While May 5 might mean margaritas, chips and salsa for some, tech professionals are thinking of only one thing on this spring day: passwords. Password Day started out as a friendly reminder for individuals and businesses to do their annual password changes, but it has evolved into a global phenomenon, encouraging people from all walks of life to ramp up the strength of their digital security.
Here are some tips to keep in mind when adding extra security to your password protection:
Use a Different Password for Every Account
This tip can seem like a migraine waiting to happen for many tech users. And while it sometimes can be difficult remembering unique passwords for possibly dozens of websites, devices and services, it is fundamental for defending your personal and private information. If a hacker gets ahold of one password, it can create a domino effect, and they gain access to multiple accounts with just one password. The solution is simple: create unique passwords and take advantage of a password manager that will encrypt and safely store your passwords so you won’t forget them.
Use More Than One Step to Verify Identity
Many apps and secure servers automatically require a second step after entering your password. With multi-factor authentication, you may be required to enter a code sent via SMS to your cell phone, or use a thumb print on a smartphone to confirm your identity. And while you probably don’t need this type of security for your personal Facebook account, it can be a vital tool for protecting sensitive business information stored in your cloud account. Some services will even protect phone calls, Microsoft Suite work, Salesforce accounts and more. Studies show that users who use a two-step verification system feel more secure of their accounts by 86 percent.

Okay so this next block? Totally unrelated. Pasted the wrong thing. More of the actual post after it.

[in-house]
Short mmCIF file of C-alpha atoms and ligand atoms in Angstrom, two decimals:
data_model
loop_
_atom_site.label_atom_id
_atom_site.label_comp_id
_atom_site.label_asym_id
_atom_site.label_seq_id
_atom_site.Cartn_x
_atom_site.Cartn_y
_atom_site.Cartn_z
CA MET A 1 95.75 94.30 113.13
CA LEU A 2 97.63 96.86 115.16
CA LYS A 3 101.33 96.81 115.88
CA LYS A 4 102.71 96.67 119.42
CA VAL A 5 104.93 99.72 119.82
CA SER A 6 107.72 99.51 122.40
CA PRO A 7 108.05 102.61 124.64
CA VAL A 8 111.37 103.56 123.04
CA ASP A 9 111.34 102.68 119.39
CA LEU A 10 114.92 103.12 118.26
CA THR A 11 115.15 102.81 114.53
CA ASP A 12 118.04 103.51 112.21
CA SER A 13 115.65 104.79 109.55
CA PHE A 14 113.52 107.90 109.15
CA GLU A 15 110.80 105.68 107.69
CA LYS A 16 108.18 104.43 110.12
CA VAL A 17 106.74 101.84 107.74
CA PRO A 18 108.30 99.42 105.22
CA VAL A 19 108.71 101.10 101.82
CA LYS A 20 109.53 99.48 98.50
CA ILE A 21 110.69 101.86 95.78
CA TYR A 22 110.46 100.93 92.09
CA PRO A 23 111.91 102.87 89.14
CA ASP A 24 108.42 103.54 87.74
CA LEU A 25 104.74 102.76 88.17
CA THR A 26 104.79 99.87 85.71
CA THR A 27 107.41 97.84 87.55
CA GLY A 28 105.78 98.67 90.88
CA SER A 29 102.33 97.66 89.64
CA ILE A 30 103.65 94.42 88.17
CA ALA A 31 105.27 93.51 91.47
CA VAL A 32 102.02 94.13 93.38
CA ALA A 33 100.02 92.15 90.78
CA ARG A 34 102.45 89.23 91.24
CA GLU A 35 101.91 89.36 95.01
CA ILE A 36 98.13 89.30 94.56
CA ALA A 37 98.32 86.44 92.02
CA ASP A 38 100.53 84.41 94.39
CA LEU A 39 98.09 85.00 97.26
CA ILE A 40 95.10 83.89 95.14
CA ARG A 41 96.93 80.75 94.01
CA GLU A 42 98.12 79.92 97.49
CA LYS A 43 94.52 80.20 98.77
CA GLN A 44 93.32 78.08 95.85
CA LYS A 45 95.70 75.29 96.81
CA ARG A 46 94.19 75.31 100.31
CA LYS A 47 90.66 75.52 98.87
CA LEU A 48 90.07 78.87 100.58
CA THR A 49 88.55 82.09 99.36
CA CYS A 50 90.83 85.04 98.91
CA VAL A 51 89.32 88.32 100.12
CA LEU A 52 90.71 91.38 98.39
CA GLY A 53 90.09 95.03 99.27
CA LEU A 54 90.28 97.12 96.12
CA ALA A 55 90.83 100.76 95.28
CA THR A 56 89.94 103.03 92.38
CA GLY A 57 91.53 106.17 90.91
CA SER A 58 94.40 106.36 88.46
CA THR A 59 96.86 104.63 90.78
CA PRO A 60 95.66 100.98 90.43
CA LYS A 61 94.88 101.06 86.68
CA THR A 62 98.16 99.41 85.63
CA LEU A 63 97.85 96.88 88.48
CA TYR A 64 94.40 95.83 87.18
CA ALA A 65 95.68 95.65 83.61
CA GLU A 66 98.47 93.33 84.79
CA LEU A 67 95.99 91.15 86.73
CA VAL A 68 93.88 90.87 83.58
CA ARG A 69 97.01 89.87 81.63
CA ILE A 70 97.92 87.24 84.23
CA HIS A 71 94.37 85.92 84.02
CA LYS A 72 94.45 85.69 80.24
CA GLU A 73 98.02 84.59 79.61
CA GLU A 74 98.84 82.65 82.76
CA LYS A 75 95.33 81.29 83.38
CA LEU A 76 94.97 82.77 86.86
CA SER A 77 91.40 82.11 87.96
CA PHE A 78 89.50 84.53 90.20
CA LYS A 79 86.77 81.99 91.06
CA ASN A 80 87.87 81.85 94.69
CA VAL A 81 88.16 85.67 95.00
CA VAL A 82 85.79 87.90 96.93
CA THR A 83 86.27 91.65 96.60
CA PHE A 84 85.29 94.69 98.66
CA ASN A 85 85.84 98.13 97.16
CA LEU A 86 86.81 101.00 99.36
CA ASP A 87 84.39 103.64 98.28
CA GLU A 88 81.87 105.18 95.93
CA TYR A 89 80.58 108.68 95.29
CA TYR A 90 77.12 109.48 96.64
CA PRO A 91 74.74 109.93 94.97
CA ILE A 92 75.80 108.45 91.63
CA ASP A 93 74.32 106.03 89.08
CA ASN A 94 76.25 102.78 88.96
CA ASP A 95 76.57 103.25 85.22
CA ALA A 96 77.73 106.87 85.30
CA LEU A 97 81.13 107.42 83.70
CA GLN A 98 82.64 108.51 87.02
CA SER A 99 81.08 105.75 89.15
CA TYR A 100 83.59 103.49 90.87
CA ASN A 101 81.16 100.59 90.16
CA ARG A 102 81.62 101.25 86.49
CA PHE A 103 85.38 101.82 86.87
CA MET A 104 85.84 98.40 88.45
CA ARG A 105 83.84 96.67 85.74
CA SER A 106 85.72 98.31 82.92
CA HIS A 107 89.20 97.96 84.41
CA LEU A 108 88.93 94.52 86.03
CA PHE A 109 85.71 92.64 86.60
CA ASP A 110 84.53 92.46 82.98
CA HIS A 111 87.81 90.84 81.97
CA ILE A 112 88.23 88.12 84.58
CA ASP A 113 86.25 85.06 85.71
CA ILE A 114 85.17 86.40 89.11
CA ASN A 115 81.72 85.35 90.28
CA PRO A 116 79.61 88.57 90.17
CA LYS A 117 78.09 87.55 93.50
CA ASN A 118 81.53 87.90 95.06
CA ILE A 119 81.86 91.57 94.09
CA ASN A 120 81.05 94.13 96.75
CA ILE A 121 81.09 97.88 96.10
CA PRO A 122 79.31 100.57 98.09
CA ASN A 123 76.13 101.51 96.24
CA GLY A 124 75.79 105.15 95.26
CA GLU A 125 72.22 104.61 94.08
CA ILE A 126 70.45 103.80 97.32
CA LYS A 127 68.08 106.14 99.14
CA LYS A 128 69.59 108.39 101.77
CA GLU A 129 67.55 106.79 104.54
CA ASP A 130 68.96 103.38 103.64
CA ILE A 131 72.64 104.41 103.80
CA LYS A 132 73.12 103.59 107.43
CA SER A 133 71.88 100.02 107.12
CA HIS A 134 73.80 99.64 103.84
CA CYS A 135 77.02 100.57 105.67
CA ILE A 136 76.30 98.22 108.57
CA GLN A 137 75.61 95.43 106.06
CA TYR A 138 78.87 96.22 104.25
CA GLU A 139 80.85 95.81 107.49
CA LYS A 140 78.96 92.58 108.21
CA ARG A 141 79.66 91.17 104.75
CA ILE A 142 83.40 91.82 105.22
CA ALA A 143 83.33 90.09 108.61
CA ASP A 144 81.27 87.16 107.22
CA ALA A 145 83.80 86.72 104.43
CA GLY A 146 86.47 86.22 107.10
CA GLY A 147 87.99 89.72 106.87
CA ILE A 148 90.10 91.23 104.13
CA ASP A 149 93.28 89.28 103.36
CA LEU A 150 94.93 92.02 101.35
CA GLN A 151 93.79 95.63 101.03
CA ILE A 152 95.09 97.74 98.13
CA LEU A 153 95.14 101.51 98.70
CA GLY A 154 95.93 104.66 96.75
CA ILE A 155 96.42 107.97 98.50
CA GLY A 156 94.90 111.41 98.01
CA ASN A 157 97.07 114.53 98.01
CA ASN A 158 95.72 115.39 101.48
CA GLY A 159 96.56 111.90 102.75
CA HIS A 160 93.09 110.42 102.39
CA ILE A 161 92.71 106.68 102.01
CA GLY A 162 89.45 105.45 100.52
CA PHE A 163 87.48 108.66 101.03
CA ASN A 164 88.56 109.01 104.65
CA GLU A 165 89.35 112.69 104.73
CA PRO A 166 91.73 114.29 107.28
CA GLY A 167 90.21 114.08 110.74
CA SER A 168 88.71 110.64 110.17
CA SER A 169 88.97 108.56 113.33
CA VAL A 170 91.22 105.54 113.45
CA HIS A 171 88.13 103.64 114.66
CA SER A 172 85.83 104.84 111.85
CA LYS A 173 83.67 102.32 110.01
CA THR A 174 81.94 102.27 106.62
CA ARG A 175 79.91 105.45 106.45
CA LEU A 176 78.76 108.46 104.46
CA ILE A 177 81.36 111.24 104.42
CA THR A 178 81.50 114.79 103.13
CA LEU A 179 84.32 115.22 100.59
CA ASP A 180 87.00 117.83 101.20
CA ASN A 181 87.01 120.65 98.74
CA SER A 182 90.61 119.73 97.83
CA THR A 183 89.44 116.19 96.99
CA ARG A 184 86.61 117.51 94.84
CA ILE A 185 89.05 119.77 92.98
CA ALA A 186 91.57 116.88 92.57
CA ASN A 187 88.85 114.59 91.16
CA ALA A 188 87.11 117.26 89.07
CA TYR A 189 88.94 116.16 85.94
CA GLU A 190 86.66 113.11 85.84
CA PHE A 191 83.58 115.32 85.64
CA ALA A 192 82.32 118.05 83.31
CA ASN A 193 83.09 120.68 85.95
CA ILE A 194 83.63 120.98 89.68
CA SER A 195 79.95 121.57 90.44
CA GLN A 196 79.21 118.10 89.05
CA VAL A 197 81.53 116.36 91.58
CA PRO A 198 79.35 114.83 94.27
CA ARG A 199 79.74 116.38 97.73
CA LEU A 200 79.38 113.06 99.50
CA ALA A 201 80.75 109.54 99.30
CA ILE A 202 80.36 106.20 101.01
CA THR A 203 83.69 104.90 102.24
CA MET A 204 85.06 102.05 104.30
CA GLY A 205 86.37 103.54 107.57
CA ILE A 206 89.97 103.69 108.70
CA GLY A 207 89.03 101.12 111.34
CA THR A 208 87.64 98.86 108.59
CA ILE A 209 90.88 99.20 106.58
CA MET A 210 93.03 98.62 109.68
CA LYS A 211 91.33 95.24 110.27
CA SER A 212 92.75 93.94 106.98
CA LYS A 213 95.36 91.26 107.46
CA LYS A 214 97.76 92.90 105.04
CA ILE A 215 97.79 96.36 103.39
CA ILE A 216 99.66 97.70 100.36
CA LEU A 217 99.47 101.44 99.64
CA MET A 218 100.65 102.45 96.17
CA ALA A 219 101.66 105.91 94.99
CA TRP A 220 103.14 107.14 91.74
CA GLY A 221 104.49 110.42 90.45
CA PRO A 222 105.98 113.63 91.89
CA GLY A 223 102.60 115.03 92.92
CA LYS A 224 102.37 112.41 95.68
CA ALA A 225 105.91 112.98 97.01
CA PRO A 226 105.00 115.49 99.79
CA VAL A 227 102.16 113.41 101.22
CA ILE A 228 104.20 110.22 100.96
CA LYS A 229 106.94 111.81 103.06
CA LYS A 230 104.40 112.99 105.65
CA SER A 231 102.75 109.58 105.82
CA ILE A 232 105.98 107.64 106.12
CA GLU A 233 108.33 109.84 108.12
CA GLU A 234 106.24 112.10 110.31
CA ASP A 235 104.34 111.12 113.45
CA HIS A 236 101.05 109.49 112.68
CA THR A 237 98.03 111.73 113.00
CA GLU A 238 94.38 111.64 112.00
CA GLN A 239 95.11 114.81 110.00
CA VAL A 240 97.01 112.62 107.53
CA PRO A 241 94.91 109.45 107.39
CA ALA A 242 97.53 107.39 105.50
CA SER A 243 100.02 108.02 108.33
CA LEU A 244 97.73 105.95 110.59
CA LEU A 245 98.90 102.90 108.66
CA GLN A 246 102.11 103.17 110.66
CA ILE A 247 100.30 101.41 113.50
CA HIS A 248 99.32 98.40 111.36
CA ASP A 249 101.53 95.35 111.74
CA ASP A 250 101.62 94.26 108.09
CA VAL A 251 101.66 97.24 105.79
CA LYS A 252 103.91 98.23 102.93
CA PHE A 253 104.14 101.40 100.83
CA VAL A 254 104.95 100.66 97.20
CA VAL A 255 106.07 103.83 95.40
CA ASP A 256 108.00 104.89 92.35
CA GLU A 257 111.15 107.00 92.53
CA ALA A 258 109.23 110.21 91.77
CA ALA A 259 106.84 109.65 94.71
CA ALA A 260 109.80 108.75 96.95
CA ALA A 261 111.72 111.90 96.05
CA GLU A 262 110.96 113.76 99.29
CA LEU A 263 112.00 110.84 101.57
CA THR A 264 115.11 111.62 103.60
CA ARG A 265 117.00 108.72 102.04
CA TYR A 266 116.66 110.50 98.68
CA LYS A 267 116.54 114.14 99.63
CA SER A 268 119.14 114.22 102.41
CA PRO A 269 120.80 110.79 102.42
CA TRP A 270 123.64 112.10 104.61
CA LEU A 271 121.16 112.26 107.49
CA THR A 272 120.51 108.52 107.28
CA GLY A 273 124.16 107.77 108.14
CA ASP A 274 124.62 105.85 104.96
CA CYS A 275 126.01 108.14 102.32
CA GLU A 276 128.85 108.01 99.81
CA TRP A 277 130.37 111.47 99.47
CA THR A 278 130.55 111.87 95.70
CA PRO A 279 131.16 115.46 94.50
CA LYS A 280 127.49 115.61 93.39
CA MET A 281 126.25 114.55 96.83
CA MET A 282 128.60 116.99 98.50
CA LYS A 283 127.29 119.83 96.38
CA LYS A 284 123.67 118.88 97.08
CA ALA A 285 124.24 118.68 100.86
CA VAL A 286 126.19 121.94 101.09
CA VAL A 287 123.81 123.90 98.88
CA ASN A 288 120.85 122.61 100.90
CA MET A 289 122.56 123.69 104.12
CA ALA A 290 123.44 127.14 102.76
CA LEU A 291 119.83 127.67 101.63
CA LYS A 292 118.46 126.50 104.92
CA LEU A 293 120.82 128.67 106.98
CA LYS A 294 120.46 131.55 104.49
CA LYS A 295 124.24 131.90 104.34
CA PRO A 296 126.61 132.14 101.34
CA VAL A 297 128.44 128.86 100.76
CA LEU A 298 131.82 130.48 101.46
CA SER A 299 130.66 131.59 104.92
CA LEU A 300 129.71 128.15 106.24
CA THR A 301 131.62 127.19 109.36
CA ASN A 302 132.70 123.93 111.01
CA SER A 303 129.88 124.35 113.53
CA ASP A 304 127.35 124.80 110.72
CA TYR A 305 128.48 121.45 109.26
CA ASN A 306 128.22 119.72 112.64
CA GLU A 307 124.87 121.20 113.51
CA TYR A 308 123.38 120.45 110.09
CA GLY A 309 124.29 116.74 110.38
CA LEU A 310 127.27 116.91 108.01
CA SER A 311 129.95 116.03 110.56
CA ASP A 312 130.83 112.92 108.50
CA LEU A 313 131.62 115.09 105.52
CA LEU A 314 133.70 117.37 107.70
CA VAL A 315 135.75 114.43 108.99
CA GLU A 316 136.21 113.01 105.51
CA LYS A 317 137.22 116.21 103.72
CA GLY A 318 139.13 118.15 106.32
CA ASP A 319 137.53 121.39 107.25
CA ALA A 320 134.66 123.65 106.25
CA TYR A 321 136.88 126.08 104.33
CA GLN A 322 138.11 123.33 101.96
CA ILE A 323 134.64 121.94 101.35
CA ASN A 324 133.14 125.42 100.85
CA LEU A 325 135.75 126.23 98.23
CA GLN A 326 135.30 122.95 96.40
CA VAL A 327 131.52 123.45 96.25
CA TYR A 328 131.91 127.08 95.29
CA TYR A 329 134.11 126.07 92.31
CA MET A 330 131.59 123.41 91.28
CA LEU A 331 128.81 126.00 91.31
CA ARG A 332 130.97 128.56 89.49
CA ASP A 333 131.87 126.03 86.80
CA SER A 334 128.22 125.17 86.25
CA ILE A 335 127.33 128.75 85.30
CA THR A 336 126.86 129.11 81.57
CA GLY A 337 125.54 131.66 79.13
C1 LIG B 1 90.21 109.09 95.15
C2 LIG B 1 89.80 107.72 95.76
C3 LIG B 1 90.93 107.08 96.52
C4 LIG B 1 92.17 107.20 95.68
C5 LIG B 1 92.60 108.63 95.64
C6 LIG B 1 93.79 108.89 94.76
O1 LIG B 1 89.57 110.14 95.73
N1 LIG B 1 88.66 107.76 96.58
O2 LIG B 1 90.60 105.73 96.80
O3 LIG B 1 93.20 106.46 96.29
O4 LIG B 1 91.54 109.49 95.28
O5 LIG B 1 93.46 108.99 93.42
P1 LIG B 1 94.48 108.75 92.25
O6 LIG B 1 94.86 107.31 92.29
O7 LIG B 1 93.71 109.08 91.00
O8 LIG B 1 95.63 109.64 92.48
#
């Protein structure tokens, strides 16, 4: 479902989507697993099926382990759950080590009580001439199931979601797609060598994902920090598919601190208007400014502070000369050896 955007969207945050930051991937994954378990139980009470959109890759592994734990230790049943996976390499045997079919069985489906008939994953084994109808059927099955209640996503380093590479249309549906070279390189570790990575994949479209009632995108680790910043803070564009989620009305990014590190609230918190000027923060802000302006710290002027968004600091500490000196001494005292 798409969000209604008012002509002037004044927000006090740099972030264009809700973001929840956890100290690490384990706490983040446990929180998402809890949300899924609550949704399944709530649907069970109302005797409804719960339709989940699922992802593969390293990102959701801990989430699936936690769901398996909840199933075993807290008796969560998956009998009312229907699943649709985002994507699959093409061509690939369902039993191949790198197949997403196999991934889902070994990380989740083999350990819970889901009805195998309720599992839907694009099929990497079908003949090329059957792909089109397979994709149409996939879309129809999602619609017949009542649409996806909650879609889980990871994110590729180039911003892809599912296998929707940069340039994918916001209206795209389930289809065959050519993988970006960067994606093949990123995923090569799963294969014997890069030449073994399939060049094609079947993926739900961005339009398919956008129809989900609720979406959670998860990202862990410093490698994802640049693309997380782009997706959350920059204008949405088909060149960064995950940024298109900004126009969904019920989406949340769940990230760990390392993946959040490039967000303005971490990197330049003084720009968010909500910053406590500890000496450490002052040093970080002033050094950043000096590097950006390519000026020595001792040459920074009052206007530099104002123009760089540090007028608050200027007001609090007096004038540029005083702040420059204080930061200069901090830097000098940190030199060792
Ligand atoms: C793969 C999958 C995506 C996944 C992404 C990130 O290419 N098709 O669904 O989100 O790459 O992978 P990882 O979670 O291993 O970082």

If You Think Your Password Is Obvious, It Definitely Is
Studies show that as many as 90 percent of user-generated passwords are subjected to hacking. Here are a few dos and don’ts from MDL to keep in mind when you are resetting passwords this year:
- Use uppercase and lowercase letters, numbers and symbols all in one password
- Use acronyms: MdSwbi#2001 translates to My daughter Sarah was born in 2001
- Use consecutive numbers or letters, either alphabetically, numerically or sequentially on the keyboard (QWERTY is one of the most common and easily guessed passwords)
- Use well-known or easily obtained information including names, birthdays, family members, pet’s names or even residences
- Save password information on sticky-notes on your desktop or in folders labeled “passwords,” either digitally or physically
You can never change your passwords too often or make them too secure. If you feel that your password may have been stolen, this secure tool will help find out if your email has been breached, which is often the first step in a password breach.